Compared to the 7-speed Magna 7DCL750 transmission in the previous 488 Pista, the SF90’s 8DCL900 includes an additional forward gear and boosts torque capacity by 20 percent, from 553 lb.-ft. (or 750 Newton-meters, referred to in the unit’s name) to 664 lb.-ft. (or 900 Nm). It is also lighter, as the engineering team whittled away 15.4 lbs. of weight from the transmission.
Magna 8DCL900 dual-clutch transmission. Image source: Magna
The SF-90’s hybrid-electic drive system on the car’s front wheels provides reverse, so in this application of the 8DCL900, the reverse gear is also eliminated, boosting weight savings to 22 lbs., bringing the total to 305.3 lbs. (138.5 kg). The additional forward gear contributes to a wider spread of ratios, which helps improve the SF-90’s fuel efficiency, too.
“This transmission sets a new benchmark for super sport applications,” said Jörg Gindele, senior engineering director at Magna Powertrain. “It comes with all attributes necessary for outstanding driving performance in urban traffic as well as on racetracks.
The 8DCL900’s dual wet clutches are 20 percent smaller in diameter than those on the 7DCL750’s. Combined with a switch to a dry sump oil system, the new gearbox sits 0.6 inches (15 mm) lower in the car, contributing to a lower center of gravity, for still better handling. The smaller clutch pack is also quicker-acting, with total clutch fill time on gearchanges shaved from 300 milliseconds in the 488 Pista to 200 ms in the SF90 Stradale, according to Ferrari.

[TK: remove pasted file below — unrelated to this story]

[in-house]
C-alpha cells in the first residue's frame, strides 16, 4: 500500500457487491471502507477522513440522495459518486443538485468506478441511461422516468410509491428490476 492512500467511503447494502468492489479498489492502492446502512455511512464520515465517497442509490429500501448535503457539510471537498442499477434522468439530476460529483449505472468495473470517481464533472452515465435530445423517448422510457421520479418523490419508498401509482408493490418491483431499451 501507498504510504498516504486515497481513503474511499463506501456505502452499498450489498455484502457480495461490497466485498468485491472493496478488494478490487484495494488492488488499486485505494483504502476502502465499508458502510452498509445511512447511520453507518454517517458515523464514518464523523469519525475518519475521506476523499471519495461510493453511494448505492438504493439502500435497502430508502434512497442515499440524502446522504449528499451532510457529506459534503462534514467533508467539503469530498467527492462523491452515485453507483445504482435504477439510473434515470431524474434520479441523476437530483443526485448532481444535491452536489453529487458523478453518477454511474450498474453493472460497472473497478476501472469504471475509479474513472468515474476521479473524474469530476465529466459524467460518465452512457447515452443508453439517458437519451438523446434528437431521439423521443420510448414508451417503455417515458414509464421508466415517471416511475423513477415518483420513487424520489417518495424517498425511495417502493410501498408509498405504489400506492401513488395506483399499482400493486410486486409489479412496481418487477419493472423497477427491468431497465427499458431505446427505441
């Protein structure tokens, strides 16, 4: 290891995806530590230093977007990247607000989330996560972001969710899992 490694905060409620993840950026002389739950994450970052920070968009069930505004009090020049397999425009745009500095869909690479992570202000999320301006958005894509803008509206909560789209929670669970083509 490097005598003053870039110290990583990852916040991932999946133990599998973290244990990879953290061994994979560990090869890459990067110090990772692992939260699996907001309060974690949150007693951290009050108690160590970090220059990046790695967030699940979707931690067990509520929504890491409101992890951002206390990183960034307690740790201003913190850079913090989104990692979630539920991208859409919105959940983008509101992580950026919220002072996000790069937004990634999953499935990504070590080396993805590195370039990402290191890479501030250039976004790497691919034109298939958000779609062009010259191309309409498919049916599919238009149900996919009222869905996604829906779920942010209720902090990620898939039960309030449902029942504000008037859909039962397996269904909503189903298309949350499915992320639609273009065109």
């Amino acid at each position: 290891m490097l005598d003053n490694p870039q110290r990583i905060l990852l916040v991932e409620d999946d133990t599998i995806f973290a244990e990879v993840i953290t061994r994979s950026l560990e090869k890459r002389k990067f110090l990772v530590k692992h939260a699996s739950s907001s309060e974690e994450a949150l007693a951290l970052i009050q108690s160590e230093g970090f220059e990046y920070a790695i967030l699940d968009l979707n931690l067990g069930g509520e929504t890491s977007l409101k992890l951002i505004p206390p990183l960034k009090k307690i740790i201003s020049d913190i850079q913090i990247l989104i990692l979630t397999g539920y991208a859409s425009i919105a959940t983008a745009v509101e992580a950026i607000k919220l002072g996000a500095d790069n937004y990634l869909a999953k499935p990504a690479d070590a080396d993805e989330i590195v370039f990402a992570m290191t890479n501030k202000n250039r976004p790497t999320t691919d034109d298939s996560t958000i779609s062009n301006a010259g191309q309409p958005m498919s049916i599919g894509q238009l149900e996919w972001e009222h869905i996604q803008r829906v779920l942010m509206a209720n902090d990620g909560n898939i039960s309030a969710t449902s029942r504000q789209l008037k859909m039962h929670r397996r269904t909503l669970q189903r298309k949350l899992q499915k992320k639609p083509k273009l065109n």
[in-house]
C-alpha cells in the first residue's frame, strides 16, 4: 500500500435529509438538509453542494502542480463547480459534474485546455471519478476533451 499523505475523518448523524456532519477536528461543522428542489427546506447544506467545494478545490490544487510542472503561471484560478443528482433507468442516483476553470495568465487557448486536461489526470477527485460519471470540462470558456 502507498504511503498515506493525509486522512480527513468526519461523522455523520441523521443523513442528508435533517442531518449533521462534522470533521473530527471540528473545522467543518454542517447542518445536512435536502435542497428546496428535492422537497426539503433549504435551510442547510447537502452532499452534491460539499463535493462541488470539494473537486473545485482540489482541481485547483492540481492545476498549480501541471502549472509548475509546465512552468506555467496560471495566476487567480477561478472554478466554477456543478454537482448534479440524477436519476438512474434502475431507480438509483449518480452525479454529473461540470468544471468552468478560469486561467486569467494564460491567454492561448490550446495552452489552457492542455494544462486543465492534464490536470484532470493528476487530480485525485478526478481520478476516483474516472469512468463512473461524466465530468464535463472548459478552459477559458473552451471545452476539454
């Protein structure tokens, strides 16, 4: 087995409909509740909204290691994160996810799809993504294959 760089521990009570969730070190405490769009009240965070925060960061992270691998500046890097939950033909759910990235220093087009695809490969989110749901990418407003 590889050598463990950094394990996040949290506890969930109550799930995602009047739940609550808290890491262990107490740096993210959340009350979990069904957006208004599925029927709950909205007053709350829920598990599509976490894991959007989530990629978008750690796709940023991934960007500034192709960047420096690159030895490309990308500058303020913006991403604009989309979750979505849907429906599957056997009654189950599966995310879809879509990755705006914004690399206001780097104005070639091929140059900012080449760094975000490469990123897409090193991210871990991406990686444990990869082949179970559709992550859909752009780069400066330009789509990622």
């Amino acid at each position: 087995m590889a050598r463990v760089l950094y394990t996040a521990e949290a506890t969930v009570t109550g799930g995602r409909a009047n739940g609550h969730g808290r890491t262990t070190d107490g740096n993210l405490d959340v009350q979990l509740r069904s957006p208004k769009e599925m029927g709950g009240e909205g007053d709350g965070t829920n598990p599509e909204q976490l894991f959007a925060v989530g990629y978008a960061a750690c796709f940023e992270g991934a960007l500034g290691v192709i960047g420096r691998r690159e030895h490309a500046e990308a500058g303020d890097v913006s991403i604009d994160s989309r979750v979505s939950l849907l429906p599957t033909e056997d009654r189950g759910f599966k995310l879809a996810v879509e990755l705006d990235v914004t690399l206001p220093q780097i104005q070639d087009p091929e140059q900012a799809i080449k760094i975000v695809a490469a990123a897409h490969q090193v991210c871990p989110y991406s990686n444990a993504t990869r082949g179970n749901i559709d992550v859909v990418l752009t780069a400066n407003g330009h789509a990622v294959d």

Ferrari SF90 Stradale. Image source: Ferrari
The 7DCL750 is used in other Ferrari models as well as Mercedes-AMG cars and Ford’s flagship GT sports car. The shared component is somewhat ironic, considering the company’s famous racing rivalry between these cars’ predecessors depicted in last year’s hit film, Ford v. Ferrari.
The Ford GT and Ferrari 488 competed directly against each other in the 24 Hours of Le Mans and other endurance sports car races in recent years employing this shared gearbox. Magna says that the 8DCL800 will of course also be used in additional vehicles, but the company says it is too early to reveal those applications.
Magna touts the benefits of optimizing dual-clutch transmission technology in exotic supercars because the know-how can be applied to more affordable mainstream models to help them be more efficient. “Magna’s DCT powertrain technologies provide a route to energy-efficient, modern mobility by combining lightweight, fuel-efficient technologies with cutting-edge engineering and manufacturing processes,” stated Magna’s press release.
Ford notably pushed for use of DCTs in inexpensive cars, but its unreliable Getrag-supplied PowerShift DCT automated transmission has been the subject of recalls and lawsuits, so continued development of the technology for lower-powered, lower-cost applications should help a future OEM avoid the same fate in cost-sensitive vehicles.
Dan Carney is a Design News senior editor, covering automotive technology, engineering and design, especially emerging electric vehicle and autonomous technologies.